At the FIS Nordic World Ski Championships 2009 in Liberec, Czech Republic, twelve cross-country skiing events were held with six for men and six for women. The format of the program was unchanged since the 2005 World Championships in Oberstdorf, Germany. For the men's events, Norway won five of the six events and a total of six medals with Petter Northug winning golds in the pursuit, 50 km and relay events. Ola Vigen Hattestad won two golds in the sprint events (individual and team). The only event the Norwegians did not win was in the 15 km event (Eldar Rønning was the highest finisher at seventh), won by Estonia's Andrus Veerpalu, who became the oldest world champion ever.
Norway won only one medal in the women's event with a silver in the pursuit event by Kristin Størmer Steira. Dario Cologna of Switzerland, the overall World Cup leader entering the championships, had a disappointing championships with a best finish of fourth in the individual sprint event. For the women's events, the biggest winners were Finland's Aino-Kaisa Saarinen, the women's overall World Cup leader entering the championships, and Poland's Justyna Kowalczyk, the women's World Cup leader in the distance event, winning four and three medals respectively with golds in five of the six events (three for Saarinen and two for Kowalczyk). The only event not won by either Saarinen or Kowalczyk was the individual sprint which was won by Italy's Arianna Follis.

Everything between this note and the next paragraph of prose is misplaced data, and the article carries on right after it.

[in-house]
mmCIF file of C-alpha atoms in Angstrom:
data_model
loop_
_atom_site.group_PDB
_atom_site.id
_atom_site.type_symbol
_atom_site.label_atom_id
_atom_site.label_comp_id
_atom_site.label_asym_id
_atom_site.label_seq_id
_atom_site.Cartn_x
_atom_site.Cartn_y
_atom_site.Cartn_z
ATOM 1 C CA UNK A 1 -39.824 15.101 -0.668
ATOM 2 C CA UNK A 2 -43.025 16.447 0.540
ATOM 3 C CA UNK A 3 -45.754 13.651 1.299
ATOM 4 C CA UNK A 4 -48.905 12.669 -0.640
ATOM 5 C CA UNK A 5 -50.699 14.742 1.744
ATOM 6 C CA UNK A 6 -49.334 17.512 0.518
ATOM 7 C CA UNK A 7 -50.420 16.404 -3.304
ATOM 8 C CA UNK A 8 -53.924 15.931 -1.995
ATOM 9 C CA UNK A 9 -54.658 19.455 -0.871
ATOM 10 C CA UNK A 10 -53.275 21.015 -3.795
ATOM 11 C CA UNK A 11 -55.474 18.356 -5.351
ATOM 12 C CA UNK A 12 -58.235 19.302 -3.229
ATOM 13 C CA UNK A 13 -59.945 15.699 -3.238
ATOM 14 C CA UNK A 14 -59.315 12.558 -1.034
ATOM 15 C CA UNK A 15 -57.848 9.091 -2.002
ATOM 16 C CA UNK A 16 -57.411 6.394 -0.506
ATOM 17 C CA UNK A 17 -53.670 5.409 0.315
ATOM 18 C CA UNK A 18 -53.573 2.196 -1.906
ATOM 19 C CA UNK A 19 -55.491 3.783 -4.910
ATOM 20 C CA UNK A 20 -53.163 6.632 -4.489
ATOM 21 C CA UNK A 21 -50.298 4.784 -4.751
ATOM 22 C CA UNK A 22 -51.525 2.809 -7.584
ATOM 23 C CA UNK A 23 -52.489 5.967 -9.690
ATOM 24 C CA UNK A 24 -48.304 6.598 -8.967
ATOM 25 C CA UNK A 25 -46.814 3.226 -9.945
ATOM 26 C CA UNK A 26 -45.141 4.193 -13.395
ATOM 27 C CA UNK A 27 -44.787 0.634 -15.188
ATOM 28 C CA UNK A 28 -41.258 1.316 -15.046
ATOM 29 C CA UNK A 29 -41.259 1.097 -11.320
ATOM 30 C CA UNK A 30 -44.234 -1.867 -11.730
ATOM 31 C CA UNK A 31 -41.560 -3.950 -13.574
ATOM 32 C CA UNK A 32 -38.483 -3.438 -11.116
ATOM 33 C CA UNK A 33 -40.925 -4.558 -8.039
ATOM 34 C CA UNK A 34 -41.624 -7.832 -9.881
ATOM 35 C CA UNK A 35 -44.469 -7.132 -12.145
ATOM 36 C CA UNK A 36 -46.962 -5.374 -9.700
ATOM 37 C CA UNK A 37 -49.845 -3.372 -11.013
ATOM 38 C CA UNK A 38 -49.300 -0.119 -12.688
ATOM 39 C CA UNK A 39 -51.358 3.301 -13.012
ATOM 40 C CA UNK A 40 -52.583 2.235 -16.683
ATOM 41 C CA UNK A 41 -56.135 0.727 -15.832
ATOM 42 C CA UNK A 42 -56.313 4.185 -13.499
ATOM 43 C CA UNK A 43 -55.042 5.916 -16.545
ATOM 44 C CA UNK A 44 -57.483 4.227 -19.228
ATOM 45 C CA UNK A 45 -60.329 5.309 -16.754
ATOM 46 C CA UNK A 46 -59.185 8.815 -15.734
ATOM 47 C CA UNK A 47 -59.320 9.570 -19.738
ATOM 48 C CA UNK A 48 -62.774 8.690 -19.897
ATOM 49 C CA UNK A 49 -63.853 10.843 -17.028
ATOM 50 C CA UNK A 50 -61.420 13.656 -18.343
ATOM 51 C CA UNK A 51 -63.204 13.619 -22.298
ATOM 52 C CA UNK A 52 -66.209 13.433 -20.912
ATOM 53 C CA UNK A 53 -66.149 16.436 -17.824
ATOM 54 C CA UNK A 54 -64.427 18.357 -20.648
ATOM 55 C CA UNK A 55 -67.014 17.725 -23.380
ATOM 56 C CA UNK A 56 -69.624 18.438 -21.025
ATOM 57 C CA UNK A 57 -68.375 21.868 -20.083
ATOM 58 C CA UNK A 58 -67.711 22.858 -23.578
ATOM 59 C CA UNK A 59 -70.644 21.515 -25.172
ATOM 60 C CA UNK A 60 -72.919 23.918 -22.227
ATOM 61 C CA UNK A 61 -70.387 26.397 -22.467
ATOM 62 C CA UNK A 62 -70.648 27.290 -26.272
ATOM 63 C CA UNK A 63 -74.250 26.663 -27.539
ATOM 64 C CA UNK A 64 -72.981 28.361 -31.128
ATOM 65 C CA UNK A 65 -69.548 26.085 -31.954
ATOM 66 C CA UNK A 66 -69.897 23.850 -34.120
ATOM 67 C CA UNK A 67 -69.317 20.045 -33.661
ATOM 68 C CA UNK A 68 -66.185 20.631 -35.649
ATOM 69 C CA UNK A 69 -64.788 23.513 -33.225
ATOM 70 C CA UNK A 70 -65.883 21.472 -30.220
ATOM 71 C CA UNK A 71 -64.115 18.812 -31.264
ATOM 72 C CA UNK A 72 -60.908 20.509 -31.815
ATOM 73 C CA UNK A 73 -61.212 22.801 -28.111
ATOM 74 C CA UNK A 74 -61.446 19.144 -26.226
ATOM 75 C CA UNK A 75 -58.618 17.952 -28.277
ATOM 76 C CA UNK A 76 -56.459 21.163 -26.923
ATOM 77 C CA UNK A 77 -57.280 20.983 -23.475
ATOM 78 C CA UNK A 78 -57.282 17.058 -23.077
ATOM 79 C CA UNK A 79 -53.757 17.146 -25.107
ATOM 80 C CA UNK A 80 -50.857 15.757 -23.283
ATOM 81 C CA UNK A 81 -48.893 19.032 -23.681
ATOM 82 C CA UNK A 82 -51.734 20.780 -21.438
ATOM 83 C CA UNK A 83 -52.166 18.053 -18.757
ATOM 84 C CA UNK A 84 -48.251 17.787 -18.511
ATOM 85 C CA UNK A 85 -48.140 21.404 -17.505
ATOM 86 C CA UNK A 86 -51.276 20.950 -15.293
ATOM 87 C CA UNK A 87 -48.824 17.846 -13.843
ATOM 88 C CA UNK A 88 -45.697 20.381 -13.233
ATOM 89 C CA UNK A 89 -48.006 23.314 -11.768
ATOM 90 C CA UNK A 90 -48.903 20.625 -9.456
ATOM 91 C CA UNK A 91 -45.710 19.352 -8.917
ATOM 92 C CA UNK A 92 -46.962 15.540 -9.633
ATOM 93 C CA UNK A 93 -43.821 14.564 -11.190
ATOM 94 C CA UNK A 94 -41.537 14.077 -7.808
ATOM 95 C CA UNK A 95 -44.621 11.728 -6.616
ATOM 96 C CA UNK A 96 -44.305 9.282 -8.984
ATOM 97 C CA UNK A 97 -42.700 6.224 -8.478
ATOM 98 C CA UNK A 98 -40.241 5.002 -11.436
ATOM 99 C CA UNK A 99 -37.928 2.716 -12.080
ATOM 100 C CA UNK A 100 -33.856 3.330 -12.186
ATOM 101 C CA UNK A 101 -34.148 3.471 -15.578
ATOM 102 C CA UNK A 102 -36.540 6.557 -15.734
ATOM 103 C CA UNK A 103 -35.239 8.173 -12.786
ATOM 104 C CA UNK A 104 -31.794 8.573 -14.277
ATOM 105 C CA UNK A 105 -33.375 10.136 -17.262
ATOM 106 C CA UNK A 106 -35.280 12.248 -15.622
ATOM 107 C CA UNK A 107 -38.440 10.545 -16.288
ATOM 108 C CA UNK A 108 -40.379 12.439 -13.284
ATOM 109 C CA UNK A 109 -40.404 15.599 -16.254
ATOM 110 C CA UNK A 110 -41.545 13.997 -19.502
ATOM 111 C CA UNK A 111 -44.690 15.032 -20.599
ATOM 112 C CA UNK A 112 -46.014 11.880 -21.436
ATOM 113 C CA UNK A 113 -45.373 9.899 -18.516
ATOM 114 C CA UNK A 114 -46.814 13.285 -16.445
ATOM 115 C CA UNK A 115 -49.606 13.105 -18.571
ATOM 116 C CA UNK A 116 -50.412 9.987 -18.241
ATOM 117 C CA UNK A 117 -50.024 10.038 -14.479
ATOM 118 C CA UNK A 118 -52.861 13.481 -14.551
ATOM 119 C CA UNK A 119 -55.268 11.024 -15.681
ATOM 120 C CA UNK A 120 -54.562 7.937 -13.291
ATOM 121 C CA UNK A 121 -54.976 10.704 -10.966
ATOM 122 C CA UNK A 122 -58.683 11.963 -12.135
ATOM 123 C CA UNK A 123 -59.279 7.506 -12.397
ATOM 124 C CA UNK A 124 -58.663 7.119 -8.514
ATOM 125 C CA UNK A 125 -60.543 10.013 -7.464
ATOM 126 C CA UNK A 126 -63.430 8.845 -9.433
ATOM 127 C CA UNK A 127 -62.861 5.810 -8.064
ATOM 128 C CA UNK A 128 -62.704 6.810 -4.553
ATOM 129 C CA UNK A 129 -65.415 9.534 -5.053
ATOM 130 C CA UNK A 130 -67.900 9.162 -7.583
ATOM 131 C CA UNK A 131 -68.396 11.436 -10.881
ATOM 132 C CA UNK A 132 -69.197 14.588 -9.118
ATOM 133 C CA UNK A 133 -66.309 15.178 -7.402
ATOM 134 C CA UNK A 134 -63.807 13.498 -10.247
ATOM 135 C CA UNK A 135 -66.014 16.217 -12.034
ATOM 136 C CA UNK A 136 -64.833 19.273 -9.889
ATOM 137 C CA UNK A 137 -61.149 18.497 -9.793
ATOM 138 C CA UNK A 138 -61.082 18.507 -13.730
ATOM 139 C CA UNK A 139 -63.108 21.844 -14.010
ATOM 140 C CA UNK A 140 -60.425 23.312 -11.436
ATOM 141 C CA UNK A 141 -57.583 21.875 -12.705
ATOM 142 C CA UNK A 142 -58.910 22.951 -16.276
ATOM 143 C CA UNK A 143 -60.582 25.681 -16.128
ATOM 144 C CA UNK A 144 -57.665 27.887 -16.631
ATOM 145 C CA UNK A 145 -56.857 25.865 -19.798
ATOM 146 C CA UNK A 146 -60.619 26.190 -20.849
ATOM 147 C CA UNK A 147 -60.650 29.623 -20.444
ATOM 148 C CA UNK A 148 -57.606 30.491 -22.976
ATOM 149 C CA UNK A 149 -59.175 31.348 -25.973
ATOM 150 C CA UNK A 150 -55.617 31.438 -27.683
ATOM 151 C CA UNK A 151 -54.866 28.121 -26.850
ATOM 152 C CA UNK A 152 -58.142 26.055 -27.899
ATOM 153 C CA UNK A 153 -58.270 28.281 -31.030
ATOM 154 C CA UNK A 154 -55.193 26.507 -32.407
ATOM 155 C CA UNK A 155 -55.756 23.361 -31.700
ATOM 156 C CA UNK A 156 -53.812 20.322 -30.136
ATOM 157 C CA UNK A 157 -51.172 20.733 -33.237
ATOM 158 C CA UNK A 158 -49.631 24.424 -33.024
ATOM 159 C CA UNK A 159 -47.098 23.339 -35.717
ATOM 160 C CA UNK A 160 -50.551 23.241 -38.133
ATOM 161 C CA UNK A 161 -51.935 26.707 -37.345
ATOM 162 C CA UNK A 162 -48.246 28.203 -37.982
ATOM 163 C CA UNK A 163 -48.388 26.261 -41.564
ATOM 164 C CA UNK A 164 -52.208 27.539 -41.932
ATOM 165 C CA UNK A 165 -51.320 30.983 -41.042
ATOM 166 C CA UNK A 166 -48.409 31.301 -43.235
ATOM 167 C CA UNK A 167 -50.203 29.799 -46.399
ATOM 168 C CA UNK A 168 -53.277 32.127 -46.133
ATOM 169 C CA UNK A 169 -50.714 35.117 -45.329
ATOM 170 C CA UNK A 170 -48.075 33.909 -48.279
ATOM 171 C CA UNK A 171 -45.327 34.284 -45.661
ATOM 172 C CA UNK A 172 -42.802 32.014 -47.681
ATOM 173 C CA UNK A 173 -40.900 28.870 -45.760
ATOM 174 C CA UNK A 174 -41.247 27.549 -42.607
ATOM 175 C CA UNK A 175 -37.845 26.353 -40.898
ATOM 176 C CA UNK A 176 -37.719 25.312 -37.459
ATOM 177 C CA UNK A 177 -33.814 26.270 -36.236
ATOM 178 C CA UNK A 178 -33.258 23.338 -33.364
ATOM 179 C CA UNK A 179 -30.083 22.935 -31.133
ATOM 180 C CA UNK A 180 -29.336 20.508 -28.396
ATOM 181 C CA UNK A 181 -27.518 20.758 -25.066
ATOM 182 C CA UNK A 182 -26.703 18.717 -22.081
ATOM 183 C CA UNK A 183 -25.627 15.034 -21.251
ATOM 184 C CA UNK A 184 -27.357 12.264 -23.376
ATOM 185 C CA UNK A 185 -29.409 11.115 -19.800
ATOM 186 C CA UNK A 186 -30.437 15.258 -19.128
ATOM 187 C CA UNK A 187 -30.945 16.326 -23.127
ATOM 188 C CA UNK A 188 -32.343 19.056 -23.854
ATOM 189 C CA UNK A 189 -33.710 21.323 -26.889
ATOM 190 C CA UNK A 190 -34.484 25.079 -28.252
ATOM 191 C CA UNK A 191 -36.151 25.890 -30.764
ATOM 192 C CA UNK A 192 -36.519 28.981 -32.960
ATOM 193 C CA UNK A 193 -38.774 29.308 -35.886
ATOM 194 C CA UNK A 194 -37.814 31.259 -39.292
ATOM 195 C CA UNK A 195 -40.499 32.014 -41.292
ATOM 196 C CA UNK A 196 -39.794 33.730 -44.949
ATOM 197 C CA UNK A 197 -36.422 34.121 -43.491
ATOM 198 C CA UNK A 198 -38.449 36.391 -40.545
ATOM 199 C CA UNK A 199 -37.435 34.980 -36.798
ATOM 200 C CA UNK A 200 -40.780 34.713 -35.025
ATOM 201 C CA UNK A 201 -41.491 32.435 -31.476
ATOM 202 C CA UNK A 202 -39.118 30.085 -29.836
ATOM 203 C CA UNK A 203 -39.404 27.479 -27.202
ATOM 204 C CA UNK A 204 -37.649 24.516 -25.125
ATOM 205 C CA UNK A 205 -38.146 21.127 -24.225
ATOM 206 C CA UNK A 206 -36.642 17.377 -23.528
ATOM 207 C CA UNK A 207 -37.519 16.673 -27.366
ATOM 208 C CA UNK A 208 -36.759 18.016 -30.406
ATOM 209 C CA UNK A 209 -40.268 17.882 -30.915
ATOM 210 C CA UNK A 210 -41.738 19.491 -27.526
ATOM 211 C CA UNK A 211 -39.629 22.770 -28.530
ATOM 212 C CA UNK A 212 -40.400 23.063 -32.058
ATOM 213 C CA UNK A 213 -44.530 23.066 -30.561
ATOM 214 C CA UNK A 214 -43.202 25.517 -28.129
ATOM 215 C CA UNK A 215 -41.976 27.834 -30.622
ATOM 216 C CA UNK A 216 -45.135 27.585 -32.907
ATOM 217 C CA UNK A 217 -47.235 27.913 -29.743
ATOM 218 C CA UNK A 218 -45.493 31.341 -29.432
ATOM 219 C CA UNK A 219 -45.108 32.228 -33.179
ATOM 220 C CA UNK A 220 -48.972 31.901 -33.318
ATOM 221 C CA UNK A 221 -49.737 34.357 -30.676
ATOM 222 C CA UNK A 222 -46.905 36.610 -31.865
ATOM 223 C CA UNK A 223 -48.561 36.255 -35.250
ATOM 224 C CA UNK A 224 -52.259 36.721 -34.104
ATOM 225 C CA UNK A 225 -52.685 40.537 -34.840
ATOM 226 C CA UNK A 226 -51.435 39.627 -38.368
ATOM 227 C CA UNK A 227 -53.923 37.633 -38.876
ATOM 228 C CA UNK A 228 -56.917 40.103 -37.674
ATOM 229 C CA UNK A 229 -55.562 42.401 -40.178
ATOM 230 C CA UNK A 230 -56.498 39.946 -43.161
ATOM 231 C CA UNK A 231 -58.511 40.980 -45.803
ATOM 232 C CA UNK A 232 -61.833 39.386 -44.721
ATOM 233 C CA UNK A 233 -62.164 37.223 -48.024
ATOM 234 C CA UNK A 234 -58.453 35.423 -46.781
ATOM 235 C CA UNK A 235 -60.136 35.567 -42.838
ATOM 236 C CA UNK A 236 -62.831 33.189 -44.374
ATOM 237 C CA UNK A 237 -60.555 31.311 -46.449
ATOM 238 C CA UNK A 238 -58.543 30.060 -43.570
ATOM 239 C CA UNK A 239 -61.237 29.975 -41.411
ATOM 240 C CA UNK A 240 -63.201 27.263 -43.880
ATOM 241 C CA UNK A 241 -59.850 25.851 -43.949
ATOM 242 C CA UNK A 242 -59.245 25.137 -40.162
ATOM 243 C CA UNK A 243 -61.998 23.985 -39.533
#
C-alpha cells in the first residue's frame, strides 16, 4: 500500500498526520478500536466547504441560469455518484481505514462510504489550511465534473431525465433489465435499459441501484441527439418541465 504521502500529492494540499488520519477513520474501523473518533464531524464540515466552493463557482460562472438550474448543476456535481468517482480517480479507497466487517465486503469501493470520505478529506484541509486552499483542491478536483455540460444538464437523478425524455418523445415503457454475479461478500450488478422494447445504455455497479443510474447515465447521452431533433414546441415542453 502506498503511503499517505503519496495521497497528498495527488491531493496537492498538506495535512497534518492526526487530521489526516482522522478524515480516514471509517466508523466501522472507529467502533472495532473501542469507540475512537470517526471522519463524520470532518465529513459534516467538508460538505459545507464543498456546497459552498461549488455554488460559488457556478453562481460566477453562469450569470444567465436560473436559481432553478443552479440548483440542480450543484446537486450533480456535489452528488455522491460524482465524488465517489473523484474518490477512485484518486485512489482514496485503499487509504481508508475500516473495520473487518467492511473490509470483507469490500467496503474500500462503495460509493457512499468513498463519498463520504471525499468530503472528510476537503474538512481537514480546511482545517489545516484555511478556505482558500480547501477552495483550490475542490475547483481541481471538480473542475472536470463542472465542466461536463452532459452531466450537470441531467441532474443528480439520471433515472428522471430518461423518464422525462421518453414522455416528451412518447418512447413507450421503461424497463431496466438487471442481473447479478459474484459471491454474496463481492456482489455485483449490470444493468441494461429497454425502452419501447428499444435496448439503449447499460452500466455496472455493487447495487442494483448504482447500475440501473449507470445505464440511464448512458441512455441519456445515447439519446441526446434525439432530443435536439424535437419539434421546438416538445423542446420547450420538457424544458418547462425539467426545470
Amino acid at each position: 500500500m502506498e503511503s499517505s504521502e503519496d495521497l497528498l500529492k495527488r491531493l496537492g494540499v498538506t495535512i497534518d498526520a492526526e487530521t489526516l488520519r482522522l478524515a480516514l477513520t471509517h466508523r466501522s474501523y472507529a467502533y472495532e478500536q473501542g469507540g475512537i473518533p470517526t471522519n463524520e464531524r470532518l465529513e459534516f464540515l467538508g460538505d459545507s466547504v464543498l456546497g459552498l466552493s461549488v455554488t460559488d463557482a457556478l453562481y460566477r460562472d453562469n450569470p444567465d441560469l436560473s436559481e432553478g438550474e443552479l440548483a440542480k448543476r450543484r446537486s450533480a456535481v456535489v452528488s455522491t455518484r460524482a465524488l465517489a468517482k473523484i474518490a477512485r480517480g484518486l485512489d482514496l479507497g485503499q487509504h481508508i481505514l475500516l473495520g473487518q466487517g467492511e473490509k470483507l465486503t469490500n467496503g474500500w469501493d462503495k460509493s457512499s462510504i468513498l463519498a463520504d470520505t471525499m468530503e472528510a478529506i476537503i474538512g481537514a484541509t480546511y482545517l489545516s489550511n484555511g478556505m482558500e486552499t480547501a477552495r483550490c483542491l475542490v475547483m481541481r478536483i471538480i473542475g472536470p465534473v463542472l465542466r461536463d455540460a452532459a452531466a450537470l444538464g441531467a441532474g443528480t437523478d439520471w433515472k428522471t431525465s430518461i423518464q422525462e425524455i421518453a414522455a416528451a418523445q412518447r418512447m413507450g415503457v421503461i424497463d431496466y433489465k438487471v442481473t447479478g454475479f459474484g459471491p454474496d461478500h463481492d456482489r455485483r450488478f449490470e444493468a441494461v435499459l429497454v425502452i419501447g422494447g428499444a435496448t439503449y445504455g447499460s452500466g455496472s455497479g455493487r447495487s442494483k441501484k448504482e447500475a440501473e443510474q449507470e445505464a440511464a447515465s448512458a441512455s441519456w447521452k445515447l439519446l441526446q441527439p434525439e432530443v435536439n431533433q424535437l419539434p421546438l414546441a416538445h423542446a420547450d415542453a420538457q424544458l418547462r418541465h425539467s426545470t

Individual sprint silver medalist Kikkan Randall became the first American woman to medal in cross-country skiing at the World Championships and the second American overall to do so (Lindsey Van had won a gold medal in the women's ski jumping individual normal hill event at the championships four days earlier). Cross country World Cup Sprint leader Petra Majdič of Slovenia had a disappointing championships, earning her best finish of ninth in the pursuit event. Nine countries won medals at the championships with Finland winning eight, Norway winning seven, and Germany and Italy each winning four medals.
24 February. Jens Arne Svartedal of Norway was defending champion, but was eliminated in the quarterfinals at these championships. It was the first individual medal for all three finishers.
25 February. Italy's Renato Pasini and Christian Zorzi were the defending champions. Zorzi did not compete, but Pasini did though he was eliminated in the semifinal round with teammate Fulvio Scola. Hattestad and Kjølstad, the gold and silver medalists in the individual sprint event the day before, teamed up to win the gold medal in the team sprint event while Jauhojärvi and Nousiainen earned their first championship medals. Germany beat Finland in a photo finish.
20 February. A 10 km qualification event took place on the 18th. Norway's Lars Berger was the defending champion, but could not defend his title to his involvement at the 2009 Biathlon World Championships in Pyeongchang, South Korea which was going on at the same time of the Nordic skiing world championships. The top ten finishers in the qualification event advanced to the 15 km event on the 20th. Heikkinen had the fastest time at 5 km while Bauer had the fastest time at 10 km. This was Veerpalu's third medal overall and first since the 2001 championships. The top three qualifiers from the 10 km event finished 66th, 63rd and 65th, respectively. Veerpalu is the oldest world champion ever, having turned 38 earlier that month.10 km qualification results